Officials said that with Lazcano's body missing, the remaining evidence of his fall consists of three fingerprints and a few photos of a body believed to be the man who helped define the devastating struggle among Mexico's drug gangs and authorities. The navy released two of the photos, showing the puffy, slack face of a corpse whose features, particularly his flaring nostrils, appeared to match the few known photos of Lazcano.
Coahuila state Attorney General Homero Ramos said that around 1 p.m. Sunday outside a stadium in the town of Progreso, marines spotted a suspicious vehicle that had previously been seen with armed men inside.
The marines ordered the vehicle to stop and the men inside opened fire, setting off a gunbattle. The driver was killed in the vehicle. The other man fled and was shot approximately 900 feet away, dropping an AR-15 assault rifle with an attached grenade launcher, Ramos said.
Officials also found a rocket-propelled grenade launcher with two projectiles, two fragmentation grenades and a variety of firearms in the vehicle, Ramos said.
One man's driver license identified him as a 44-year-old resident of the nearby city of Sabinas. The other body had no ID. The bodies were taken to a funeral home in Sabinas and investigators took their fingerprints and photographs, officials said.
Early Monday morning, Ramos said, a group of armed men raided the funeral home and forced the director to drive the hearse with the corpses to another location. He did not offer further details.
Ramos and the Mexican navy said the fingerprints of one man were later found to match Lazcano's, although they did not say when that discovery was made.
Lazcano, who is also known as "El Verdugo" (the Executioner), was credited with bringing military tactics and training to the enforcement arm of the once-powerful Gulf Cartel, then splitting from his former bosses and turning the Zetas into one of the country's two most potent cartels.
The Zetas were the first Mexican cartel to publicly display their beheaded rivals, most infamously two police officers in April 2006 in the resort city of Acapulco. The severed heads were found on spikes outside a government building with a message signed "Z'' that said: "So that you learn to respect."
Under Lazcano's leadership, the Zetas recruited more hit men, many of them former Mexican soldiers, and hired "kaibiles," Guatemalan soldiers trained in counterinsurgency.
Most recently, the cartel was linked to last week's assassination of the nephew of the governor of Coahuila, a slaying that prompted the federal government to dispatch additional troops, federal police and criminal investigators to the state. Some local officials said they believed the killing may have been carried out by Trevino, the other Zetas top boss, in revenge for the killing of his own nephew by an elite state police force the same day.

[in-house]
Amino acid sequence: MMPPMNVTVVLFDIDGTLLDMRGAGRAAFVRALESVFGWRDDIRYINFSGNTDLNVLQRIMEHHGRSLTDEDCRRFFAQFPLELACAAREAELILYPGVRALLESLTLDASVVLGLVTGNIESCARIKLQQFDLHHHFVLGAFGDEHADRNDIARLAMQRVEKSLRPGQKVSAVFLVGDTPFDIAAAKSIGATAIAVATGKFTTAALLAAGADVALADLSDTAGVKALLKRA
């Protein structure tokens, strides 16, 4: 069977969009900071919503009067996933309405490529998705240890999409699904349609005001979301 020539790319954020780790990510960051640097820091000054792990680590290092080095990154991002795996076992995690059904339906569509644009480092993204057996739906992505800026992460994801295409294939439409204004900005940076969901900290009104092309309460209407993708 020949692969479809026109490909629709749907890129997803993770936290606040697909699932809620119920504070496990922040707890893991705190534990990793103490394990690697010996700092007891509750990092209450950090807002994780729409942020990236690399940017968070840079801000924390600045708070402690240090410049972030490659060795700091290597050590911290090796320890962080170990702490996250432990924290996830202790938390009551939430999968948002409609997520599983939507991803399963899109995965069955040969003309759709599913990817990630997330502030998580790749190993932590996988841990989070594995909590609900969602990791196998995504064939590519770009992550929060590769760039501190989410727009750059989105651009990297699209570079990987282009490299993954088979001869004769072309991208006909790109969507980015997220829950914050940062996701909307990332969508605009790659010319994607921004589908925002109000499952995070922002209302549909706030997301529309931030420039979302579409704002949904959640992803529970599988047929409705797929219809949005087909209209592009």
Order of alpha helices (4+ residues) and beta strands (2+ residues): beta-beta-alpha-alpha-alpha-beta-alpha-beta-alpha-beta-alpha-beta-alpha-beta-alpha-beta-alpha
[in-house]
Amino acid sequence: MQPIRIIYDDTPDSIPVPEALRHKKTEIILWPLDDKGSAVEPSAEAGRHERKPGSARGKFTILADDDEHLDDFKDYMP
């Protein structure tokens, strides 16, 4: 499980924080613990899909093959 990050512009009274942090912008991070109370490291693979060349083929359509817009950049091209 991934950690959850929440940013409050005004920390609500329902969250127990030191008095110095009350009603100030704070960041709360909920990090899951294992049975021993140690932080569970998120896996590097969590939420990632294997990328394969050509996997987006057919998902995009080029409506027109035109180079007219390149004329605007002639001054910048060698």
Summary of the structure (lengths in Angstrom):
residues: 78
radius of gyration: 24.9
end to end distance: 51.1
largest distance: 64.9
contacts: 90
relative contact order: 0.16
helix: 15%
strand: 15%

Grabbing the bodies of fallen accomplices is a trademark of the Zetas, who have retained some of the tactics and institutional culture of the military deserters who founded the group, Grayson said.
"The Zetas take care of their dead," he said. "El Lazca was special forces. There is an esprit de corps, like the Marines. They never leave a comrade behind."
Mexican authorities have announced a string of arrests of high-profile Zetas figures in recent months, and have said they believe a rift had emerged between Ivan Velazquez Caballero, a Zetas leader known as "El Taliban" nabbed by authorities last month, and Trevino, a Zetas capo known as "Z40" who has a reputation for being even more brutal. It was not clear which side Lazcano was on.
On Monday, the Mexican navy said it had arrested a regional leader for the Zetas, Salvador Alfonso Martinez, or "Squirrel," and believed he was involved in many of the Zetas' worst crimes. The high-profile arrests yield intelligence for other arrests, experts say.
In late September, marines grabbed Ivan Velazquez Caballero, a Zetas leader known as "El Taliban," and also recently caught the heads of the two main factions of the Gulf Cartel: Jorge Eduardo "El Coss" Costilla Sanchez, and Mario Cardenas Guillen.
Lazcano was born in 1974, according to the U.S., or 1975, according to Mexican officials. He is suspected in hundreds of killings, including the June 2004 slaying of Francisco Ortiz Franco, a top editor of a crusading weekly newspaper in Tijuana that often reported on drug trafficking. Ortiz Franco was gunned down in front of his two young children as he left a clinic.
The United States offered a $5 million reward and Mexico an additional $2.3 million for information leading to Lazcano's arrest.
Associated Press writers Olga R. Rodriguez, Adriana Gomez Licon, Katherine Corcoran and Mark Stevenson contributed to this report.
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